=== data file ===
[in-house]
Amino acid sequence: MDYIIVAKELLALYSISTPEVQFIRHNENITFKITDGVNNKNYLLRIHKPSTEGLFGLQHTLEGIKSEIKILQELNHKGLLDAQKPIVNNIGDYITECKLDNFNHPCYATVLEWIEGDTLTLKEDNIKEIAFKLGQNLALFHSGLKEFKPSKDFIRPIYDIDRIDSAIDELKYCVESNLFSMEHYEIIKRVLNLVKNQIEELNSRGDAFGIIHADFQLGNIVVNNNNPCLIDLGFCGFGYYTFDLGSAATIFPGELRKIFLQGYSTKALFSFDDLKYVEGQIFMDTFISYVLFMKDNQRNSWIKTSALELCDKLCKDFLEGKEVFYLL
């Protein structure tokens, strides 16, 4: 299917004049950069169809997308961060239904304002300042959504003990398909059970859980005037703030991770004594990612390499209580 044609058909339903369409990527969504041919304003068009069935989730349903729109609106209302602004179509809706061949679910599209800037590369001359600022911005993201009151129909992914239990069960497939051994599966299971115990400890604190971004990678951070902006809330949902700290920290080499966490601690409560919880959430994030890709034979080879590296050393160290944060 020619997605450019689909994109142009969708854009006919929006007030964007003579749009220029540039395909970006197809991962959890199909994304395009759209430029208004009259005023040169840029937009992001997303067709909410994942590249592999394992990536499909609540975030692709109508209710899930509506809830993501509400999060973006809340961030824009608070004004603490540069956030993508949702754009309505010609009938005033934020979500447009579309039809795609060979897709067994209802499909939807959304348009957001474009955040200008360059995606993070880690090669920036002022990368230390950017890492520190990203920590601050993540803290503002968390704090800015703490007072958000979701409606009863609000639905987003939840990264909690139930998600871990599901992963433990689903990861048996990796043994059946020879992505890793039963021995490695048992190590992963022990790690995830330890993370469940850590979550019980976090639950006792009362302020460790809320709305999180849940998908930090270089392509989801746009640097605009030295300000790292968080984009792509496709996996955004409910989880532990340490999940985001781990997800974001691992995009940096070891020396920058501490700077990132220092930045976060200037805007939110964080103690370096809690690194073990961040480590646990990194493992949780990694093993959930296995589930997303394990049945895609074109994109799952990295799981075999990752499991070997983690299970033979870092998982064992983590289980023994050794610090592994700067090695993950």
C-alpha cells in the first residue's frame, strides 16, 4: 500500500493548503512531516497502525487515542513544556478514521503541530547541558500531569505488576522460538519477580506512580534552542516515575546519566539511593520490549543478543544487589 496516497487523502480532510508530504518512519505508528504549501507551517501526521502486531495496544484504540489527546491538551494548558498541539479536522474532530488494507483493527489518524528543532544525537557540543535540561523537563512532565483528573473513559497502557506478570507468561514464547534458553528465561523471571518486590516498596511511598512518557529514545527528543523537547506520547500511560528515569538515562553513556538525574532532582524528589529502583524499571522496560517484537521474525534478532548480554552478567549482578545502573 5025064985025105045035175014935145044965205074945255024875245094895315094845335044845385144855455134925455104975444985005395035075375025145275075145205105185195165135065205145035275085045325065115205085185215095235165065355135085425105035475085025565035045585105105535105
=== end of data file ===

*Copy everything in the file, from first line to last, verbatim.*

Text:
[in-house]
Amino acid sequence: MDYIIVAKELLALYSISTPEVQFIRHNENITFKITDGVNNKNYLLRIHKPSTEGLFGLQHTLEGIKSEIKILQELNHKGLLDAQKPIVNNIGDYITECKLDNFNHPCYATVLEWIEGDTLTLKEDNIKEIAFKLGQNLALFHSGLKEFKPSKDFIRPIYDIDRIDSAIDELKYCVESNLFSMEHYEIIKRVLNLVKNQIEELNSRGDAFGIIHADFQLGNIVVNNNNPCLIDLGFCGFGYYTFDLGSAATIFPGELRKIFLQGYSTKALFSFDDLKYVEGQIFMDTFISYVLFMKDNQRNSWIKTSALELCDKLCKDFLEGKEVFYLL
């Protein structure tokens, strides 16, 4: 299917004049950069169809997308961060239904304002300042959504003990398909059970859980005037703030991770004594990612390499209580 044609058909339903369409990527969504041919304003068009069935989730349903729109609106209302602004179509809706061949679910599209800037590369001359600022911005993201009151129909992914239990069960497939051994599966299971115990400890604190971004990678951070902006809330949902700290920290080499966490601690409560919880959430994030890709034979080879590296050393160290944060 020619997605450019689909994109142009969708854009006919929006007030964007003579749009220029540039395909970006197809991962959890199909994304395009759209430029208004009259005023040169840029937009992001997303067709909410994942590249592999394992990536499909609540975030692709109508209710899930509506809830993501509400999060973006809340961030824009608070004004603490540069956030993508949702754009309505010609009938005033934020979500447009579309039809795609060979897709067994209802499909939807959304348009957001474009955040200008360059995606993070880690090669920036002022990368230390950017890492520190990203920590601050993540803290503002968390704090800015703490007072958000979701409606009863609000639905987003939840990264909690139930998600871990599901992963433990689903990861048996990796043994059946020879992505890793039963021995490695048992190590992963022990790690995830330890993370469940850590979550019980976090639950006792009362302020460790809320709305999180849940998908930090270089392509989801746009640097605009030295300000790292968080984009792509496709996996955004409910989880532990340490999940985001781990997800974001691992995009940096070891020396920058501490700077990132220092930045976060200037805007939110964080103690370096809690690194073990961040480590646990990194493992949780990694093993959930296995589930997303394990049945895609074109994109799952990295799981075999990752499991070997983690299970033979870092998982064992983590289980023994050794610090592994700067090695993950």
C-alpha cells in the first residue's frame, strides 16, 4: 500500500493548503512531516497502525487515542513544556478514521503541530547541558500531569505488576522460538519477580506512580534552542516515575546519566539511593520490549543478543544487589 496516497487523502480532510508530504518512519505508528504549501507551517501526521502486531495496544484504540489527546491538551494548558498541539479536522474532530488494507483493527489518524528543532544525537557540543535540561523537563512532565483528573473513559497502557506478570507468561514464547534458553528465561523471571518486590516498596511511598512518557529514545527528543523537547506520547500511560528515569538515562553513556538525574532532582524528589529502583524499571522496560517484537521474525534478532548480554552478567549482578545502573 5025064985025105045035175014935145044965205074945255024875245094895315094845335044845385144855455134925455104975444985005395035075375025145275075145205105185195165135065205145035275085045325065115205085185215095235165065355135085425105035475085025565035045585105105535105